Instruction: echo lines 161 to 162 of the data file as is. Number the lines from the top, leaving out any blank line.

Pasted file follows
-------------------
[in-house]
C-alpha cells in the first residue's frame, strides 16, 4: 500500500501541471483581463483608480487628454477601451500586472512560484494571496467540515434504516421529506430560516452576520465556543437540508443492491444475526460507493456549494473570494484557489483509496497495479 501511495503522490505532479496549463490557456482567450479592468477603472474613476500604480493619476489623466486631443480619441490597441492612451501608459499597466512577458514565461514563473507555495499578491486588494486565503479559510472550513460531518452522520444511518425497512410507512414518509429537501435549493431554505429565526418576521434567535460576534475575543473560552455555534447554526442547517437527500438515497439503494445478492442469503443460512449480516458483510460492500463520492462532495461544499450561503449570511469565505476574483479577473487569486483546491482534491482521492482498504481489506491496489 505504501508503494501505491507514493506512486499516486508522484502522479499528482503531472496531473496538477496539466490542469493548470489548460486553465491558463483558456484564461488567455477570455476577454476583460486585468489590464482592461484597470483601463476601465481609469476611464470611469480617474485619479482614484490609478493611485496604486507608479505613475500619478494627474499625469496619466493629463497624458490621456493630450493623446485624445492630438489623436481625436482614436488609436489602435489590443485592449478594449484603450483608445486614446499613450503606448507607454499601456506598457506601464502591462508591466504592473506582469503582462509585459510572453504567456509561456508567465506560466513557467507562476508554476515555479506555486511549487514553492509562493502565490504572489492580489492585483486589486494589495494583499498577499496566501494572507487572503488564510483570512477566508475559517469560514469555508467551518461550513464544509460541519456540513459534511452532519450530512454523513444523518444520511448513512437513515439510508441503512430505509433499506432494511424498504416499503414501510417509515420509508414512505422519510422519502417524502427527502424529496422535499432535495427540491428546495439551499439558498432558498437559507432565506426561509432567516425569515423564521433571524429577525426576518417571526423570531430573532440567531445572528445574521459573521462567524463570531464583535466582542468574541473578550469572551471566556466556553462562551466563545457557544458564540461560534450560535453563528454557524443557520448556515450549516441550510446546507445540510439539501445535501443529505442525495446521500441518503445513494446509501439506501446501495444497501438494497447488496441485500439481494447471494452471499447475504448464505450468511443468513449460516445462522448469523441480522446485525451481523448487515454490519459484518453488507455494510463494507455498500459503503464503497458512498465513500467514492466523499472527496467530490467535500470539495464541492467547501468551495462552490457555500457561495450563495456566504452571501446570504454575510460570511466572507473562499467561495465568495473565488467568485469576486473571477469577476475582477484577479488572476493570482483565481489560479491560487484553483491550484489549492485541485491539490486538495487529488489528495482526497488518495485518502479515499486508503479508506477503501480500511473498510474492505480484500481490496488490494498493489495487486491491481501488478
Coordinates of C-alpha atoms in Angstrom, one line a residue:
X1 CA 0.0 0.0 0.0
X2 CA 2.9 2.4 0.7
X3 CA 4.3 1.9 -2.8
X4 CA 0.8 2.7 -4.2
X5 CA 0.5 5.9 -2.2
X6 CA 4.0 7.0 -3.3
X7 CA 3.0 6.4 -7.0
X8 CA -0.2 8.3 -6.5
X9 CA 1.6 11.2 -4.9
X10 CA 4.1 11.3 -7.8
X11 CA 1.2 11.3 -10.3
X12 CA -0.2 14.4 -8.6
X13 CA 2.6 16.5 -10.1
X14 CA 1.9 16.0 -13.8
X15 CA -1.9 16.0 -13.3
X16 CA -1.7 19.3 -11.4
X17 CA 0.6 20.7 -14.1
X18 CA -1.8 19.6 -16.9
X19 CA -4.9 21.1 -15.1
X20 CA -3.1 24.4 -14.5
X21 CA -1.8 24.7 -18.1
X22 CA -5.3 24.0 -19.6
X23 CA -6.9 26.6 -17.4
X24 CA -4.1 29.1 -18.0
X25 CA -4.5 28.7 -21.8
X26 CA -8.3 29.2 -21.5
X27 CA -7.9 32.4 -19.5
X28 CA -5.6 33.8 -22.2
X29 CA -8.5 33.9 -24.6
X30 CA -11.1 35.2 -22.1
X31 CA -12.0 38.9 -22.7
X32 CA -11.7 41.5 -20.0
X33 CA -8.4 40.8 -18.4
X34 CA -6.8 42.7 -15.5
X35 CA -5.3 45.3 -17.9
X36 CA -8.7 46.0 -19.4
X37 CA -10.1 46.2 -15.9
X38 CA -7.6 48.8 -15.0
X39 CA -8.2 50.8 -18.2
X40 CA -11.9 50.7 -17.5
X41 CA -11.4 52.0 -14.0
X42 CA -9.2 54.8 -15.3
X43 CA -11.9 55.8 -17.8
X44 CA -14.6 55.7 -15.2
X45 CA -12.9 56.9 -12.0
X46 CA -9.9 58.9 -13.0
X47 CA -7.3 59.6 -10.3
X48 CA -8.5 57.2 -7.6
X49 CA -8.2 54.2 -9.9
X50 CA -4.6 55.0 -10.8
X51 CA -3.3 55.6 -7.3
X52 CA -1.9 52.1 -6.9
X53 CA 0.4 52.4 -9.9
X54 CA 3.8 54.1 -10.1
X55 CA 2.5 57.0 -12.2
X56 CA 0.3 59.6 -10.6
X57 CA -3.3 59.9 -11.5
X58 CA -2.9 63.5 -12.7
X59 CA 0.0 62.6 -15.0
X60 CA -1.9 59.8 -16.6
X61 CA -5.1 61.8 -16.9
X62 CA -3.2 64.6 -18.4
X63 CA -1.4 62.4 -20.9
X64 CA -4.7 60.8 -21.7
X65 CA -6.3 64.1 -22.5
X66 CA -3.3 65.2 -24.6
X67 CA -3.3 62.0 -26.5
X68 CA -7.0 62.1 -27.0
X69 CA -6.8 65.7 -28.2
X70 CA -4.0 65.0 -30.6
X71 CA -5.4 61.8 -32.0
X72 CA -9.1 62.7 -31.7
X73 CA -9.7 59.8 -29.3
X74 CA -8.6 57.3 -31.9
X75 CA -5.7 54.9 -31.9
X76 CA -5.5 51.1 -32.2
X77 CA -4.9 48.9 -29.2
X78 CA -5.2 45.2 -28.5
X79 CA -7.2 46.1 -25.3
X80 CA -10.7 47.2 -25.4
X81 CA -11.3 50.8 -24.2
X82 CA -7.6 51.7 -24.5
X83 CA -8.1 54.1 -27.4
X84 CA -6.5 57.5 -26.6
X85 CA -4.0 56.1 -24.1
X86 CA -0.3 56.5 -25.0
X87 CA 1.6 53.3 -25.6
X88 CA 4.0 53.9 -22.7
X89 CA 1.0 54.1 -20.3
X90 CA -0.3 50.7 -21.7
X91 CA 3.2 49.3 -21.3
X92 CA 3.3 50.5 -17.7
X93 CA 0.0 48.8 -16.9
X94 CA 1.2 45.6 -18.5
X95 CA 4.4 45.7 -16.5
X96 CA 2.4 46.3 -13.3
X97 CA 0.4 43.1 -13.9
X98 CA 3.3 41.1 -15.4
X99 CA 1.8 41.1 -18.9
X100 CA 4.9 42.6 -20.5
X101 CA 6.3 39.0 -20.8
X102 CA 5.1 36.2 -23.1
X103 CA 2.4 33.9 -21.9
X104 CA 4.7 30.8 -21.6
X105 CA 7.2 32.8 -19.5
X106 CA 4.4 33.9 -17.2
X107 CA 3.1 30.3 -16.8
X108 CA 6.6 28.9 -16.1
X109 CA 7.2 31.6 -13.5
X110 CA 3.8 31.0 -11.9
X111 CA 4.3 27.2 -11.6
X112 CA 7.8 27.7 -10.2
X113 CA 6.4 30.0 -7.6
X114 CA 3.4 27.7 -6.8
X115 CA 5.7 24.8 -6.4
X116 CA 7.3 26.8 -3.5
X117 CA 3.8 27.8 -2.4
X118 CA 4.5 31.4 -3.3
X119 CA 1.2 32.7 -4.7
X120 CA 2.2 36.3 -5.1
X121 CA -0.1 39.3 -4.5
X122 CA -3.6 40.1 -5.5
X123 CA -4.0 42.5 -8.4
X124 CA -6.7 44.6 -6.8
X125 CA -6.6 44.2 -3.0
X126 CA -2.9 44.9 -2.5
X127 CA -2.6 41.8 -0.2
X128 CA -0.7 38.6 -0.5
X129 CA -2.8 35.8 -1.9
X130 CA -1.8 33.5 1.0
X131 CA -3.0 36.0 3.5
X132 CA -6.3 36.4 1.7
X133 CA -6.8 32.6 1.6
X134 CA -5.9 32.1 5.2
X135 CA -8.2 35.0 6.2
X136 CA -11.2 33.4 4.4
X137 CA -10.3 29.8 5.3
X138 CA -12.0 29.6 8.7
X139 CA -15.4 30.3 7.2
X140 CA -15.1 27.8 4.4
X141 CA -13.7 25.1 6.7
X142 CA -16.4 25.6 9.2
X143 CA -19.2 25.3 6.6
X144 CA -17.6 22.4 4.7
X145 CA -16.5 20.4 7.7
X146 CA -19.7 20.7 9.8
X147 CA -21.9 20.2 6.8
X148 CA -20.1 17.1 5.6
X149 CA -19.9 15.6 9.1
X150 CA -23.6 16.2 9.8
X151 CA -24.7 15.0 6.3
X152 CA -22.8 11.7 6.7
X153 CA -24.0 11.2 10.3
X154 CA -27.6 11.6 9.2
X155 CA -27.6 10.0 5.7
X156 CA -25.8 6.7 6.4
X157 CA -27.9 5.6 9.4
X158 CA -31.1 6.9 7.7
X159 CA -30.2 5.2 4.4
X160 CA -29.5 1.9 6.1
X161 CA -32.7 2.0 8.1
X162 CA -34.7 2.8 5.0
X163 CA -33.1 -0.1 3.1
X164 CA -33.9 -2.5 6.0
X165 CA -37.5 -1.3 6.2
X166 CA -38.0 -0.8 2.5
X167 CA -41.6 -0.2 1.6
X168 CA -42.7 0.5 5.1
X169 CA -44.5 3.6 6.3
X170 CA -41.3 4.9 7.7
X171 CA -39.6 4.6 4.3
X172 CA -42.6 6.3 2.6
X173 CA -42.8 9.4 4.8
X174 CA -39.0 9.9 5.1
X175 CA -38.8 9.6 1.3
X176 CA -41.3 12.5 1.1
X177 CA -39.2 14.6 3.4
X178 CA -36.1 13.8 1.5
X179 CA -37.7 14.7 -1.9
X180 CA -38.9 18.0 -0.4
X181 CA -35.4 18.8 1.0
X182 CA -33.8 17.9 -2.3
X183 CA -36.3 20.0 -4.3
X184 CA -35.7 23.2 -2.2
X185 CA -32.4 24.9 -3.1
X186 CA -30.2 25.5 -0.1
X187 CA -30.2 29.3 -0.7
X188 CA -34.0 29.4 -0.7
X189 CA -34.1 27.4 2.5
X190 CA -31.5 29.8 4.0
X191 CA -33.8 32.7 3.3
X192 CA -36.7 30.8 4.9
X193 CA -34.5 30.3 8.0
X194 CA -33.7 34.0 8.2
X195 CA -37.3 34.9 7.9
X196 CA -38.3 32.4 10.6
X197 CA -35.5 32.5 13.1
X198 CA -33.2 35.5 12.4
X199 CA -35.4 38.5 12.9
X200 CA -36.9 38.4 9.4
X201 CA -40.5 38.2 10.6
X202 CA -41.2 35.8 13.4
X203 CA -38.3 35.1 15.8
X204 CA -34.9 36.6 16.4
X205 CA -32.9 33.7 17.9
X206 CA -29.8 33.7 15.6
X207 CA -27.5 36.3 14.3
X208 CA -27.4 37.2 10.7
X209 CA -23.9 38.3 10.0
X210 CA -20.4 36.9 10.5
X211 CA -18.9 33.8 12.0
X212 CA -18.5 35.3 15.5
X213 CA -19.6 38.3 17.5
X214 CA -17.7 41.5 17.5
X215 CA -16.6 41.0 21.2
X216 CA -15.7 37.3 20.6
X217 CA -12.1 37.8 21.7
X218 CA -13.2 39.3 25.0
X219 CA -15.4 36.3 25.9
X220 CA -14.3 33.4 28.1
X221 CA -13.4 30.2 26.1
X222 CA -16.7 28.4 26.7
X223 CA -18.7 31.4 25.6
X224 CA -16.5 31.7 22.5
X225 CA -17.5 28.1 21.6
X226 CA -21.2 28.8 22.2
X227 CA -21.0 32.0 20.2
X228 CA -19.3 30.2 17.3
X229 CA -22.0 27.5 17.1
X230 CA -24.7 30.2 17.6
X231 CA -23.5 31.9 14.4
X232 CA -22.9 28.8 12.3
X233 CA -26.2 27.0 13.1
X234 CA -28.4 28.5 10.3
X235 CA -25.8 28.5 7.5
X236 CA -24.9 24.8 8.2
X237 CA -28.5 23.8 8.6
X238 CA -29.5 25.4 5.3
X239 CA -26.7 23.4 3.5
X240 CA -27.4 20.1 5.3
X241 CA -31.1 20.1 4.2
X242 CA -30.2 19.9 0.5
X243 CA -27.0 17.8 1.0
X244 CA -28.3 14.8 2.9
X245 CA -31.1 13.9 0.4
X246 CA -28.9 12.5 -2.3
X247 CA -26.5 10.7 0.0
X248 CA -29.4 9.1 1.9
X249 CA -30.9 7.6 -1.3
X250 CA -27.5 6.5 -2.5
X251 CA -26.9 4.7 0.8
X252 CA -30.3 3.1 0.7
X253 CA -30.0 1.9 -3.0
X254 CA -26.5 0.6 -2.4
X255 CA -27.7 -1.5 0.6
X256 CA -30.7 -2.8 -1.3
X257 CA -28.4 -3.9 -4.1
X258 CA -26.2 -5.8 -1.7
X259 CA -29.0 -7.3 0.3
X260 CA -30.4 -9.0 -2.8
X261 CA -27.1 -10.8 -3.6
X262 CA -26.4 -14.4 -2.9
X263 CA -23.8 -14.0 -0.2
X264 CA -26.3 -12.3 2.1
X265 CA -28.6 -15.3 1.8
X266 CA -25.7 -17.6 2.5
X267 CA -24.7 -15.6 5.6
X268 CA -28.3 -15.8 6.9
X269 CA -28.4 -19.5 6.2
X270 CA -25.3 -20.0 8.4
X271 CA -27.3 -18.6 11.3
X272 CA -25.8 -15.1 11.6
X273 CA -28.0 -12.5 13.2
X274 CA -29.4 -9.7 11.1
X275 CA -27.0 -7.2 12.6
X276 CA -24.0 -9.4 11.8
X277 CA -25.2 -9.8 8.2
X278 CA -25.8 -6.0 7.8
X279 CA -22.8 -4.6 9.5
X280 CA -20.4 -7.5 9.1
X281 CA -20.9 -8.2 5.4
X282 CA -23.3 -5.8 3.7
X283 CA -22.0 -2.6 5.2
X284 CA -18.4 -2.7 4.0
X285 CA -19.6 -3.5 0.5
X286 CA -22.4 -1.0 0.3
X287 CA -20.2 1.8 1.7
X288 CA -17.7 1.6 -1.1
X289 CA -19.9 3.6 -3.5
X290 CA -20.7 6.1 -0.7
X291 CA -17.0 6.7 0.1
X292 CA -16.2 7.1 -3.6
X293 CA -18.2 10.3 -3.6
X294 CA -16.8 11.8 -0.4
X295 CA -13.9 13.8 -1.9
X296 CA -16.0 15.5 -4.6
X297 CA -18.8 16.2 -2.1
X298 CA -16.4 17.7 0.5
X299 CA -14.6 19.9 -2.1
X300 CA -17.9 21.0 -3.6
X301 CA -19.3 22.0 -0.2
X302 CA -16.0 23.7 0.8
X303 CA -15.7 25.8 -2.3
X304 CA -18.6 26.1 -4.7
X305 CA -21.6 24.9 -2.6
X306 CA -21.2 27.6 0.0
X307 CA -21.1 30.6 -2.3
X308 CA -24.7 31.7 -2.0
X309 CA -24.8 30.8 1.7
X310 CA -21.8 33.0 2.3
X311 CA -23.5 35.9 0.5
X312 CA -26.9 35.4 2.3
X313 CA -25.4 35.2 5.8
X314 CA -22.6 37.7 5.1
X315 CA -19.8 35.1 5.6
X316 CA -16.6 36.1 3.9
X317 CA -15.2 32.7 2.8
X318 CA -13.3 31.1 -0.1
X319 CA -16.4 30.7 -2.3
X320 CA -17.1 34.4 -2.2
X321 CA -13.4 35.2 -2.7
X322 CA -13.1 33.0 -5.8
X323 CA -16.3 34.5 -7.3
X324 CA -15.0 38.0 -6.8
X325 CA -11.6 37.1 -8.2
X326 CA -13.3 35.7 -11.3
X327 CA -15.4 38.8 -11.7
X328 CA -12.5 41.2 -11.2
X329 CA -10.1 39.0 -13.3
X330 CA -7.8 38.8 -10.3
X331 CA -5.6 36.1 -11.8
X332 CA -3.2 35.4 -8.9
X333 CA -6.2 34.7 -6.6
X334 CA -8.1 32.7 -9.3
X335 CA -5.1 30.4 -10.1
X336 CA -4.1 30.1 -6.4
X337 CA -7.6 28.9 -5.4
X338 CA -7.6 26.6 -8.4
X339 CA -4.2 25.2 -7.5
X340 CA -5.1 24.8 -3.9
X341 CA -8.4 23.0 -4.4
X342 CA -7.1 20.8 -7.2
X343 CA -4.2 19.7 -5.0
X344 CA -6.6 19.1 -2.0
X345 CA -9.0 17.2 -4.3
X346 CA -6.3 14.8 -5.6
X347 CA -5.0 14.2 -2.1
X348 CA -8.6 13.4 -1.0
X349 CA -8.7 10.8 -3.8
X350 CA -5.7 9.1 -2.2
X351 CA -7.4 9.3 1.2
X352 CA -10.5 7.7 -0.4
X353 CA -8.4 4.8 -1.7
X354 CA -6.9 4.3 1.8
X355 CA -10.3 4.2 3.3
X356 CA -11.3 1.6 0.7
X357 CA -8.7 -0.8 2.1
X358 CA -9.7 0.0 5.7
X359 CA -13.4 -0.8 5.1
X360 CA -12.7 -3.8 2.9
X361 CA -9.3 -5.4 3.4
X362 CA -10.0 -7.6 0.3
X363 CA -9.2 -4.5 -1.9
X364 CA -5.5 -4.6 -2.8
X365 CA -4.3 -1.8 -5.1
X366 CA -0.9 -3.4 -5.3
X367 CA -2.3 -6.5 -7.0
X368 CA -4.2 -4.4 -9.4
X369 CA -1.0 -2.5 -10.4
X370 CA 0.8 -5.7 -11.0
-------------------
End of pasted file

X158 CA -31.1 6.9 7.7
X159 CA -30.2 5.2 4.4